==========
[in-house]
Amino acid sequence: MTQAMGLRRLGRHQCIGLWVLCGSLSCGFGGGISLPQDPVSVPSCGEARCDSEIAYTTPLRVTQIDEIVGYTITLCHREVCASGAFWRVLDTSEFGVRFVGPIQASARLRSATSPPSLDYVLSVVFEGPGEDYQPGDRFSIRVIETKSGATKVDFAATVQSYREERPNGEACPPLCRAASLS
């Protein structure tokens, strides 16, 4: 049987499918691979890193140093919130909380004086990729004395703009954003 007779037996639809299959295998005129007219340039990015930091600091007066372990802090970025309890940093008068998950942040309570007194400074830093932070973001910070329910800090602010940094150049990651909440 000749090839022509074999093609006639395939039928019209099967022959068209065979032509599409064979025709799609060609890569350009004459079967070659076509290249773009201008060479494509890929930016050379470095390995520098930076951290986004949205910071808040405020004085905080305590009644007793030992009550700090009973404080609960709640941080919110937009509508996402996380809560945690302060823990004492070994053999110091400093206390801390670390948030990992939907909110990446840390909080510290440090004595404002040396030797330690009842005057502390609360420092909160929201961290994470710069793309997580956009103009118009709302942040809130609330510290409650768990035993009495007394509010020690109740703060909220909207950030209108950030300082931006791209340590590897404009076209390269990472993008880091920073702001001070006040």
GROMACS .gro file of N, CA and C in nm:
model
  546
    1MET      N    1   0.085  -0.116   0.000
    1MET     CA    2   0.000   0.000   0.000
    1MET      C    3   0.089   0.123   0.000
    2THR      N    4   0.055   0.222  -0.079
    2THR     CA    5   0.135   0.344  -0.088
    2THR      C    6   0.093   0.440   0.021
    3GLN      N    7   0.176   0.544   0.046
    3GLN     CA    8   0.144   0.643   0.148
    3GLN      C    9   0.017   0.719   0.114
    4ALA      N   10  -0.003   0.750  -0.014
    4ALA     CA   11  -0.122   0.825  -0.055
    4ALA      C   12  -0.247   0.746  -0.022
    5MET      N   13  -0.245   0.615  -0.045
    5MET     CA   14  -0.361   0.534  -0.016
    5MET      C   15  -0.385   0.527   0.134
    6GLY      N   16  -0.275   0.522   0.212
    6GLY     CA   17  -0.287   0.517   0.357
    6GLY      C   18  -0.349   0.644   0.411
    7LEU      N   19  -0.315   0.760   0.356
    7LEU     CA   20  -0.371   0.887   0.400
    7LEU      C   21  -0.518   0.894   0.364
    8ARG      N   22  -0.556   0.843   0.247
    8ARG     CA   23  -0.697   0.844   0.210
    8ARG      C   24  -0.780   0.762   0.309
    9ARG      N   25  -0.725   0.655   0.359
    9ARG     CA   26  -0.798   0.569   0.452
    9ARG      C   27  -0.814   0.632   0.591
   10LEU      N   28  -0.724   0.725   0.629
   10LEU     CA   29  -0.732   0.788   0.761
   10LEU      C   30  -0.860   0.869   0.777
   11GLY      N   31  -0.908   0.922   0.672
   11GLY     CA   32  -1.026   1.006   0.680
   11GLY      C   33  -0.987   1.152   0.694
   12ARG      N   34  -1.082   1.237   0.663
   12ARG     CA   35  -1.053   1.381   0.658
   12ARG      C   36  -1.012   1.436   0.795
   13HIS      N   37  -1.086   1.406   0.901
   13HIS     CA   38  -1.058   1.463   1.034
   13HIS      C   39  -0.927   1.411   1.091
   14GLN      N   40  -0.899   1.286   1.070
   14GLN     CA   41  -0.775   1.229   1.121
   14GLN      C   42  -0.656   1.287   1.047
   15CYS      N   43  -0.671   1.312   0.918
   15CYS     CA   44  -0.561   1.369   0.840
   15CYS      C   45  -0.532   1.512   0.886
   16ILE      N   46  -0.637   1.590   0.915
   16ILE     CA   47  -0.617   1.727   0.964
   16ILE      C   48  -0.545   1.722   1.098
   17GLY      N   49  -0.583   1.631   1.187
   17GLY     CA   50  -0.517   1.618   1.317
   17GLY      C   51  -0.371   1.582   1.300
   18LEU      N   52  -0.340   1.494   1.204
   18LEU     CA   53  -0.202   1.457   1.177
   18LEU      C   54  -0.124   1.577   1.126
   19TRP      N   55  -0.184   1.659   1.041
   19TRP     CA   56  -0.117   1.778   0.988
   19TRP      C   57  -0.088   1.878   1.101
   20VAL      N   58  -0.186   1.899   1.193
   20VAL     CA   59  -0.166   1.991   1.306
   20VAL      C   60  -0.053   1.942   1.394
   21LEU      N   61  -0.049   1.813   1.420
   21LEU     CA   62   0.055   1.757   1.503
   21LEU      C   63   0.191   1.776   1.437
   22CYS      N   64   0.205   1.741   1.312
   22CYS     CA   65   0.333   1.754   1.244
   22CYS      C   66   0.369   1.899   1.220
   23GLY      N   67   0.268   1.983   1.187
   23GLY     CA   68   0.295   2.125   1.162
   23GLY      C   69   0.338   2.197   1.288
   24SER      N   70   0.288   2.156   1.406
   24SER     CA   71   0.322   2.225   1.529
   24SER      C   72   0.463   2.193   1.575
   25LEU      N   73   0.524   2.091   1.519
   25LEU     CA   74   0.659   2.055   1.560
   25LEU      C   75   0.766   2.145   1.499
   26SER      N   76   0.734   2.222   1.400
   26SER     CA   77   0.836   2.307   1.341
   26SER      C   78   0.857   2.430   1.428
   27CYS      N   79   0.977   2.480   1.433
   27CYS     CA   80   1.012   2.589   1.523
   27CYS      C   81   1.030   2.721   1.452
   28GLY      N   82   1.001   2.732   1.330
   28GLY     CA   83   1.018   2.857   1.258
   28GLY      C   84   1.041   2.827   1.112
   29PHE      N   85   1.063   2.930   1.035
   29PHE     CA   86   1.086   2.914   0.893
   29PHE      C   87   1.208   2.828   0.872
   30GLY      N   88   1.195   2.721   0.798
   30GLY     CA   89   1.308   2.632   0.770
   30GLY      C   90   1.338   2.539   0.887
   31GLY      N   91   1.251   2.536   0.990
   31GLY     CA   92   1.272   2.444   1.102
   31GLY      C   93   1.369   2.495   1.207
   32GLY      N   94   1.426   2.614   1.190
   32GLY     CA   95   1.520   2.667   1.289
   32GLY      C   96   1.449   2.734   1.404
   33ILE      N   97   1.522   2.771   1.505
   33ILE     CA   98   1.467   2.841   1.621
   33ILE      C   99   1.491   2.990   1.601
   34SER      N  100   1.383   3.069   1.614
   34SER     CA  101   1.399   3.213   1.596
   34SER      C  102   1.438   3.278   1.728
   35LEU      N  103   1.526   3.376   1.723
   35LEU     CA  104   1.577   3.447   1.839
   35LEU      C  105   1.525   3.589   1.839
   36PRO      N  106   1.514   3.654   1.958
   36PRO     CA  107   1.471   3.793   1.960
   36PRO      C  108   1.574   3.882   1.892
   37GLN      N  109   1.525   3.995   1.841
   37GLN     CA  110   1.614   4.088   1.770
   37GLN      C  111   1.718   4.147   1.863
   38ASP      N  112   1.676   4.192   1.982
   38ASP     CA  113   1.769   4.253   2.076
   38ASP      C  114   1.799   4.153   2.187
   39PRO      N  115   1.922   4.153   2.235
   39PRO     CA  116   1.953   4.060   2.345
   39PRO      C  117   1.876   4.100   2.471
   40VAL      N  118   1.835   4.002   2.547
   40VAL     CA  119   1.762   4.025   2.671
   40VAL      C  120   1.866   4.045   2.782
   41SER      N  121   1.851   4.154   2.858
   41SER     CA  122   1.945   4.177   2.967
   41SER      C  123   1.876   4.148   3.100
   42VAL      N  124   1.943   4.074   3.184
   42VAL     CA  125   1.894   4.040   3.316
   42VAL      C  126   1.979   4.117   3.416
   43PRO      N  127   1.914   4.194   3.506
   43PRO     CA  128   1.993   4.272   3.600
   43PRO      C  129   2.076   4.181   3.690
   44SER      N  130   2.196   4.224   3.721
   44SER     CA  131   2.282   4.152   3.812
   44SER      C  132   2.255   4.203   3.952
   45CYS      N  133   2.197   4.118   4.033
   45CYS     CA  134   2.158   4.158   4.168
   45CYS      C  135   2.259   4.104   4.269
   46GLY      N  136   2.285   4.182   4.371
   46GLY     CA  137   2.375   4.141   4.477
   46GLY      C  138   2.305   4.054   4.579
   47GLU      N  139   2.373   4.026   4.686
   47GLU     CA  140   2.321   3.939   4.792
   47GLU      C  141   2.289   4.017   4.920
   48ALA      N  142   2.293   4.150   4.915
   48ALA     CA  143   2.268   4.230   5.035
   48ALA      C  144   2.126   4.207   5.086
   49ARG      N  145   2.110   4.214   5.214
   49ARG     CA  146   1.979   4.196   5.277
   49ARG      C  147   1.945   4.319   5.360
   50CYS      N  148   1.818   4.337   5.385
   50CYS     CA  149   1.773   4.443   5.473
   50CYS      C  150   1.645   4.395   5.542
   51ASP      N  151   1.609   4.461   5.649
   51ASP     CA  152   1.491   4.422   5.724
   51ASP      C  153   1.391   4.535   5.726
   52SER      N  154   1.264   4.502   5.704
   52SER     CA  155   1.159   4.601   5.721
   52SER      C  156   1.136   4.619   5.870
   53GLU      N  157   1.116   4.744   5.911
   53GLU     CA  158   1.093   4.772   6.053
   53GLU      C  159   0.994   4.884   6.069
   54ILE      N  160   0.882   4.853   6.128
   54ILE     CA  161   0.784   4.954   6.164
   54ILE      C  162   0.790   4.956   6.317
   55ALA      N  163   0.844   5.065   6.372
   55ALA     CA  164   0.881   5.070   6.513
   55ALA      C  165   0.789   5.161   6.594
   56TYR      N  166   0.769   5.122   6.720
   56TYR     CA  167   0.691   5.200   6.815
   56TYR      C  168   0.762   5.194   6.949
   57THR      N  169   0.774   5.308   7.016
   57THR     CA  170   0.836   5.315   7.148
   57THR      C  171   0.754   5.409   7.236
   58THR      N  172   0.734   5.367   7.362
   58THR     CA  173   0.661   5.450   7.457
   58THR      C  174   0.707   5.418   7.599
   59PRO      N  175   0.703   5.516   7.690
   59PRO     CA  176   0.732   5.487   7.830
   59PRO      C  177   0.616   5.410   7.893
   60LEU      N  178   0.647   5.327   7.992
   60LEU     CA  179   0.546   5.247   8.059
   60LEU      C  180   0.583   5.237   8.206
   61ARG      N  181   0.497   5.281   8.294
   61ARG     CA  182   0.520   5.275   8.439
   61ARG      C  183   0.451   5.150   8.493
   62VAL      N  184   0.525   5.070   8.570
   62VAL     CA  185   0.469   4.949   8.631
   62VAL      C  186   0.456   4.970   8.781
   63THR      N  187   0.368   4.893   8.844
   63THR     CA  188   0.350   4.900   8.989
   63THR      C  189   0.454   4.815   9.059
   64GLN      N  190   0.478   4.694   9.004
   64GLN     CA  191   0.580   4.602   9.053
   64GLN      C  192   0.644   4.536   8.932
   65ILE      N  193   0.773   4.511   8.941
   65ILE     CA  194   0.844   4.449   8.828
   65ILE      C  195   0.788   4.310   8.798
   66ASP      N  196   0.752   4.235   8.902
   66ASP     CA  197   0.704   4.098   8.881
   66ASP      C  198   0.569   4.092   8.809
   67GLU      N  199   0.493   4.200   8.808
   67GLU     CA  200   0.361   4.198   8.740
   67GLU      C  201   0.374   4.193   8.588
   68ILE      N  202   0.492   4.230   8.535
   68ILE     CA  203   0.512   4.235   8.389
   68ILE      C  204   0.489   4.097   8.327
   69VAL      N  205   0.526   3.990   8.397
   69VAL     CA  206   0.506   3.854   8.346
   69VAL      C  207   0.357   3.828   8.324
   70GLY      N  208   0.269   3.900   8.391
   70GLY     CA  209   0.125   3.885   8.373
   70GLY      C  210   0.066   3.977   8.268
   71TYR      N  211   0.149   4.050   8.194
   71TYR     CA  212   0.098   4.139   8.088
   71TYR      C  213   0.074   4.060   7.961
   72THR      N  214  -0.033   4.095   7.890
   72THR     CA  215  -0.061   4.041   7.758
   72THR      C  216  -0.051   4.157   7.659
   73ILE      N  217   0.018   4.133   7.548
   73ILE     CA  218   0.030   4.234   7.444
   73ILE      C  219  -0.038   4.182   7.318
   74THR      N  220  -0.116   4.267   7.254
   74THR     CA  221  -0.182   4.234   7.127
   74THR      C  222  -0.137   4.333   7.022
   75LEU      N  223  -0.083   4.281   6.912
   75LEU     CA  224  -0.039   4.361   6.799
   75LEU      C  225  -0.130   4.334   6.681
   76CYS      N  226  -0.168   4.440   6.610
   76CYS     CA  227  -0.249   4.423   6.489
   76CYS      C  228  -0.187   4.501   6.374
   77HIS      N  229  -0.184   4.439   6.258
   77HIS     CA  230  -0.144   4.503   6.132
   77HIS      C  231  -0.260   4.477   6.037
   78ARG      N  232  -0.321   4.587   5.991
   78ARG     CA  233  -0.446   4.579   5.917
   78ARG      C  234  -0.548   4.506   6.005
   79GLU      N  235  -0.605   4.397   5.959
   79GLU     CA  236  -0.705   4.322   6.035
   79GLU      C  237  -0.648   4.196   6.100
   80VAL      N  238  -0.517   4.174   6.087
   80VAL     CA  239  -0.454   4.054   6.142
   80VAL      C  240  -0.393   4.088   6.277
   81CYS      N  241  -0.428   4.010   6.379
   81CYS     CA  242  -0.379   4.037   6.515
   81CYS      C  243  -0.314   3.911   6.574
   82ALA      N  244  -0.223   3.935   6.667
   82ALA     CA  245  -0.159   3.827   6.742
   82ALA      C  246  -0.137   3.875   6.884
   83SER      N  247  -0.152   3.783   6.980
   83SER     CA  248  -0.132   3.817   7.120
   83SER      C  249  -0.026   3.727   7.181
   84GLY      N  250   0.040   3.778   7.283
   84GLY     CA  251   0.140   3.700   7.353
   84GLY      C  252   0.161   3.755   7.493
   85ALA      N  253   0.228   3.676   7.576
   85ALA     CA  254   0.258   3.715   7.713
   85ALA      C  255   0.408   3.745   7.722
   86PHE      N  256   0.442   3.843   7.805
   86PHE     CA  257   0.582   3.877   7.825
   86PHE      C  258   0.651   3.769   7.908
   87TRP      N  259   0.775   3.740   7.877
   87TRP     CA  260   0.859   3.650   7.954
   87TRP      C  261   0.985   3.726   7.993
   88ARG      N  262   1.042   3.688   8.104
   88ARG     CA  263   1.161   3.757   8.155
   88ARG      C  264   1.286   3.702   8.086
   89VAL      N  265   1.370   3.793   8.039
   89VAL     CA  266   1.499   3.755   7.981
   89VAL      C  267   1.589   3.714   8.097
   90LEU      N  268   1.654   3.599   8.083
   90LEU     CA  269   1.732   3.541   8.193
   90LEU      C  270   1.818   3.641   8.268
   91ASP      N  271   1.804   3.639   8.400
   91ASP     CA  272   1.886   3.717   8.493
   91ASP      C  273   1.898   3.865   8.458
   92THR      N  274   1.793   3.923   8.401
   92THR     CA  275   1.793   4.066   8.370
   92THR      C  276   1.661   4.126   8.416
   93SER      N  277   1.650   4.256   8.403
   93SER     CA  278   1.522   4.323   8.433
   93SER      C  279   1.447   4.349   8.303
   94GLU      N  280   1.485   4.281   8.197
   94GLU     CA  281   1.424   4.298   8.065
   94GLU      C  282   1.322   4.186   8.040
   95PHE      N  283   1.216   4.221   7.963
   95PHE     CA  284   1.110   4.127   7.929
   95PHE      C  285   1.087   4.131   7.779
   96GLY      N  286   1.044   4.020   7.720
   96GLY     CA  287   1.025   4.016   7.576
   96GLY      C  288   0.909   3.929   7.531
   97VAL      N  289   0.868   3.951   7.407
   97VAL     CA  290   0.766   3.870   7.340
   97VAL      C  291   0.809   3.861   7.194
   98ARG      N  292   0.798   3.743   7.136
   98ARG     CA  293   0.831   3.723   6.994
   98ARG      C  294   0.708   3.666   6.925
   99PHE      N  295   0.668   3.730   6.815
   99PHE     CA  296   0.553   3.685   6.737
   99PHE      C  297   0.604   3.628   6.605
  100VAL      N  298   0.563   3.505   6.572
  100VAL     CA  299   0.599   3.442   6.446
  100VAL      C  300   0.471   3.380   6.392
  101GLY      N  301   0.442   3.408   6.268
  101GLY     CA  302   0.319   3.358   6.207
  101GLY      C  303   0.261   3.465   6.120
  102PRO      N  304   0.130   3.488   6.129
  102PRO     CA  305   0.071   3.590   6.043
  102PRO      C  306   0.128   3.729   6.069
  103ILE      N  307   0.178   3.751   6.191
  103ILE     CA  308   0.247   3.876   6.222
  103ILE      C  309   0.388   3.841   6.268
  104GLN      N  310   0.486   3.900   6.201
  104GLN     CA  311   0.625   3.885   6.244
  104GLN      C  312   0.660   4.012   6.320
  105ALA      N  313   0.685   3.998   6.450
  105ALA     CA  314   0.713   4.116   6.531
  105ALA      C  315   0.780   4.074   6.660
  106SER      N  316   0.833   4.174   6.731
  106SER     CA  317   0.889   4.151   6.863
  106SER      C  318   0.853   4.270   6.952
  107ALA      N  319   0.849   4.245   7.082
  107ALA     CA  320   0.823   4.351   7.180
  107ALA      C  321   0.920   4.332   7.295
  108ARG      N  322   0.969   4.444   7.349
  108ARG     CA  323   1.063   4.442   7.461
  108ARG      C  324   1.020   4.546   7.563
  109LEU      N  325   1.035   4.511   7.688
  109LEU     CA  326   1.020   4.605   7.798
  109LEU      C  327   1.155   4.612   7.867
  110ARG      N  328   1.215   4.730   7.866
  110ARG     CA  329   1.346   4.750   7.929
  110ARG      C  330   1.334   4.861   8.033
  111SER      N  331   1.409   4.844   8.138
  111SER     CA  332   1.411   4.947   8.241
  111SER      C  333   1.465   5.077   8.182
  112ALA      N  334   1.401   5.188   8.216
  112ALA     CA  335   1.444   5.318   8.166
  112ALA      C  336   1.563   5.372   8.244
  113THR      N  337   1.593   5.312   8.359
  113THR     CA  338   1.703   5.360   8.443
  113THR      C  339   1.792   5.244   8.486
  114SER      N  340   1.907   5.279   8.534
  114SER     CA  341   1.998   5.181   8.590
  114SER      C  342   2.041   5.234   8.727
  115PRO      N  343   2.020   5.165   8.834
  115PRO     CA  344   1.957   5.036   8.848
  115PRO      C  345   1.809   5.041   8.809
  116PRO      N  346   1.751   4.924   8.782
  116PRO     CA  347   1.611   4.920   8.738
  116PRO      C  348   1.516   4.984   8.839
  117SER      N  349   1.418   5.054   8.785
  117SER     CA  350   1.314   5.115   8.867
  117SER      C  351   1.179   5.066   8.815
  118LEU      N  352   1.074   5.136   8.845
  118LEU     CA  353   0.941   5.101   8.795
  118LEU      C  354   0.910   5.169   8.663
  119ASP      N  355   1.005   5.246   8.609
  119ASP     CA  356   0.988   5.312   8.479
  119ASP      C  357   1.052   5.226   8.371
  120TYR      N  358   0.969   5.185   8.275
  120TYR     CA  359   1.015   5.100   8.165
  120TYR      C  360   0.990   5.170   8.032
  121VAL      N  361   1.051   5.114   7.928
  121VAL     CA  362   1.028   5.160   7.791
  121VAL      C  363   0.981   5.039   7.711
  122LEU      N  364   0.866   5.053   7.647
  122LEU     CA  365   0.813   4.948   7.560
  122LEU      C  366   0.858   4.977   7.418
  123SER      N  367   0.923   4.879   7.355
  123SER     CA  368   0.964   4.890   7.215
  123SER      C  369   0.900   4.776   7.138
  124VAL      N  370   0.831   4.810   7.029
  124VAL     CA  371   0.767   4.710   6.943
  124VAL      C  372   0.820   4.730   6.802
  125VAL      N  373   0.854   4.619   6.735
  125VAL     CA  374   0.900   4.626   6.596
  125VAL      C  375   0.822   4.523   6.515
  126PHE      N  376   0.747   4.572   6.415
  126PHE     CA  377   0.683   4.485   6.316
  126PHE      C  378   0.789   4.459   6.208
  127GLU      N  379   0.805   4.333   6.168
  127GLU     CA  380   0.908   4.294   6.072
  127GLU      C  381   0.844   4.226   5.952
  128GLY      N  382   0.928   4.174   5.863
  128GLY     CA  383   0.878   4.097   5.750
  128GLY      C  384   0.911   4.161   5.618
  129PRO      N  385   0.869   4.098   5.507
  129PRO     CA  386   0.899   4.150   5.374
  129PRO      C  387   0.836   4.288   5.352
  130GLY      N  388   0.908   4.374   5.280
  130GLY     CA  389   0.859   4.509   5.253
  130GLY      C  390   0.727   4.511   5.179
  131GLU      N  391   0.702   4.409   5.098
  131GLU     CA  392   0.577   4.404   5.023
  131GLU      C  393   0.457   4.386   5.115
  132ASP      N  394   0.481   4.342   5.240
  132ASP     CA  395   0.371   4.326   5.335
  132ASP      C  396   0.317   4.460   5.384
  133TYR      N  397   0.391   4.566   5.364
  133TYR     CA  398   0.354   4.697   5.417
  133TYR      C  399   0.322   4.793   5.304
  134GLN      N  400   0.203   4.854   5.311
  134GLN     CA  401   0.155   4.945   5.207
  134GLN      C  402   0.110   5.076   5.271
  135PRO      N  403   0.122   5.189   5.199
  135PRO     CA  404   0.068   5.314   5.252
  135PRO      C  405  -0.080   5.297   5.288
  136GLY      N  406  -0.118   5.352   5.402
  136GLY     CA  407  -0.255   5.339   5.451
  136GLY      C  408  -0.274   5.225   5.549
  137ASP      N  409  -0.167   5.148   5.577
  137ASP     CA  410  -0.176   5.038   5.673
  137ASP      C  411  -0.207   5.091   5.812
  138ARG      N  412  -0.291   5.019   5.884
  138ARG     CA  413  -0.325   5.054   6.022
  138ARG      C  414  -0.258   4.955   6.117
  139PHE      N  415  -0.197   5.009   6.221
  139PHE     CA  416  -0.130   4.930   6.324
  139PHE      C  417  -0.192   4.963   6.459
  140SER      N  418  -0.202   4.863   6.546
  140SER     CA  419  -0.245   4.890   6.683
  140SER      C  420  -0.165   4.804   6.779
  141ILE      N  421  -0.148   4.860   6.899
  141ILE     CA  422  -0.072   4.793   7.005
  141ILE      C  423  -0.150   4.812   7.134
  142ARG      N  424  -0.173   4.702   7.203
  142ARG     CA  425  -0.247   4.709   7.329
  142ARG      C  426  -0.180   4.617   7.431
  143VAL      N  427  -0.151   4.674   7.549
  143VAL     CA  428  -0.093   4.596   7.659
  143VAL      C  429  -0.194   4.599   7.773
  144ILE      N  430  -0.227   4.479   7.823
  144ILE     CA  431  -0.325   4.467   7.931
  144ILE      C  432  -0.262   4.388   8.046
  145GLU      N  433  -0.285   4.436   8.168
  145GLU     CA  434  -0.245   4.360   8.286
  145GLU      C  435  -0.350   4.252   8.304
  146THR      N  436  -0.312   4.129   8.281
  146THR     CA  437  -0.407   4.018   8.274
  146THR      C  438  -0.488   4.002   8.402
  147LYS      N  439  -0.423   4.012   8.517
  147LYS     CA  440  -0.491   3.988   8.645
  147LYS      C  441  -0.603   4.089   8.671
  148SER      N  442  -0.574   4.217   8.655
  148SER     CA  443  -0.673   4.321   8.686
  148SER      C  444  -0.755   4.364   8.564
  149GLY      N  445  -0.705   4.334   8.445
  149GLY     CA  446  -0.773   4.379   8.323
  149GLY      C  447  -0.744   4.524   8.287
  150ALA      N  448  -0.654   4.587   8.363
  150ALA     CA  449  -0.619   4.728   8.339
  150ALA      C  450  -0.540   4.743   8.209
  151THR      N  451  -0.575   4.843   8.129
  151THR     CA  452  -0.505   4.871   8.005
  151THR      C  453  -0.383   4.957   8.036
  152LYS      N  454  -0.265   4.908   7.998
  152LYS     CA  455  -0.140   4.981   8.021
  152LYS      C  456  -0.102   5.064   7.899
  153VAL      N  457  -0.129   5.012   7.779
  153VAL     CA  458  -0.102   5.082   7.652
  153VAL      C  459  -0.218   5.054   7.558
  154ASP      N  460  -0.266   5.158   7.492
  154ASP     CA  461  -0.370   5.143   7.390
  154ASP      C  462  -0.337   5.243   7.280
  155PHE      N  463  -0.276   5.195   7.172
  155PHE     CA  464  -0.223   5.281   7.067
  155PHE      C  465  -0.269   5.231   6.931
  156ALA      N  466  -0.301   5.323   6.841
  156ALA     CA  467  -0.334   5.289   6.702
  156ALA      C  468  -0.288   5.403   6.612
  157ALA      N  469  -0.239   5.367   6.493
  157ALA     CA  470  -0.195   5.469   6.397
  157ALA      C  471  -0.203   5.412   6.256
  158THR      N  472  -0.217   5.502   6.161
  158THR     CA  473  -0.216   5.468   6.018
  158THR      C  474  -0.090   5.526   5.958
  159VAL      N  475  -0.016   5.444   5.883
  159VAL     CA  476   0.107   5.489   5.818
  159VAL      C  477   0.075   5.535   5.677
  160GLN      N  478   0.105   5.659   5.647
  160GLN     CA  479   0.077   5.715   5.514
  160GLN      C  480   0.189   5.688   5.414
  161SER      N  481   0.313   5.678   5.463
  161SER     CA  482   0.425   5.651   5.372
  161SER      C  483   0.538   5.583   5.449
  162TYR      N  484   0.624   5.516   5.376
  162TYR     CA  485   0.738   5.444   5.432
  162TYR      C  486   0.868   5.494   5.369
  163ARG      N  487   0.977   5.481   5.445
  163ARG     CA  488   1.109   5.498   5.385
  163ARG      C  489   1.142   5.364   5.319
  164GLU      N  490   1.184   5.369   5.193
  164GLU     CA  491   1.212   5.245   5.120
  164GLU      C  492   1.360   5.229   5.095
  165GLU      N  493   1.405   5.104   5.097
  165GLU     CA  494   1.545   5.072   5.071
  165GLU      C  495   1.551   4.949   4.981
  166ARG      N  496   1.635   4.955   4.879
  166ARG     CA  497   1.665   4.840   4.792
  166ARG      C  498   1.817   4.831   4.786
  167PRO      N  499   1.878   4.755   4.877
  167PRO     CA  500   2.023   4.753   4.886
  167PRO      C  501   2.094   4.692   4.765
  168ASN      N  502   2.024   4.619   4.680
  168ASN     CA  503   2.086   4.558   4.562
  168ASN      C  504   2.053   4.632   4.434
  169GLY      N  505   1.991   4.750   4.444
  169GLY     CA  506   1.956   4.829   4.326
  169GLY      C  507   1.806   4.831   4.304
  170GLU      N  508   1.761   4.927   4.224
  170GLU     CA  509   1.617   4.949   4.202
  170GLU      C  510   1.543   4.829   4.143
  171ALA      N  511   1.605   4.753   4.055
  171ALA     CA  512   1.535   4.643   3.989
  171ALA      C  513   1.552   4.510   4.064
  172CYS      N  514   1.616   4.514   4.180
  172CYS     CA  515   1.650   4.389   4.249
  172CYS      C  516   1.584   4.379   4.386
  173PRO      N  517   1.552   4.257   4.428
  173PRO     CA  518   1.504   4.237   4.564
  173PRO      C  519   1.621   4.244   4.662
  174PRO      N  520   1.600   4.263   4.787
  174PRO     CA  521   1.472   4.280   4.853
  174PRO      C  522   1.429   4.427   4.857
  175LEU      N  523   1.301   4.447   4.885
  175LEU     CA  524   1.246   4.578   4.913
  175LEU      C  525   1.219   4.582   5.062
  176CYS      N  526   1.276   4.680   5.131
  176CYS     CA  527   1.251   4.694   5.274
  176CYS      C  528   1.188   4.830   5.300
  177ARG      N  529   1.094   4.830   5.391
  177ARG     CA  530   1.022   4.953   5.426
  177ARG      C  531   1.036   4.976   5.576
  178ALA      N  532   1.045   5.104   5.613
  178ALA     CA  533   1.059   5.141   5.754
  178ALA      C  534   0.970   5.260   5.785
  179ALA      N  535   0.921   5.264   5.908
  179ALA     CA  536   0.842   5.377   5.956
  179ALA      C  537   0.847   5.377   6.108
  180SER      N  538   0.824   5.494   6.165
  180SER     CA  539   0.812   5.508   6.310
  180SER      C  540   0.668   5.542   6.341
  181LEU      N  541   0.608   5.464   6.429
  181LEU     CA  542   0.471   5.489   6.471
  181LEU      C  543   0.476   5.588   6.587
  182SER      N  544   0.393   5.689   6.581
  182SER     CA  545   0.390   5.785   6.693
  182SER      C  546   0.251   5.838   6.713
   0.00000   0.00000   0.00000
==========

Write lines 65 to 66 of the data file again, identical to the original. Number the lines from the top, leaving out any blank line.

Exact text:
   20VAL     CA   59  -0.166   1.991   1.306
   20VAL      C   60  -0.053   1.942   1.394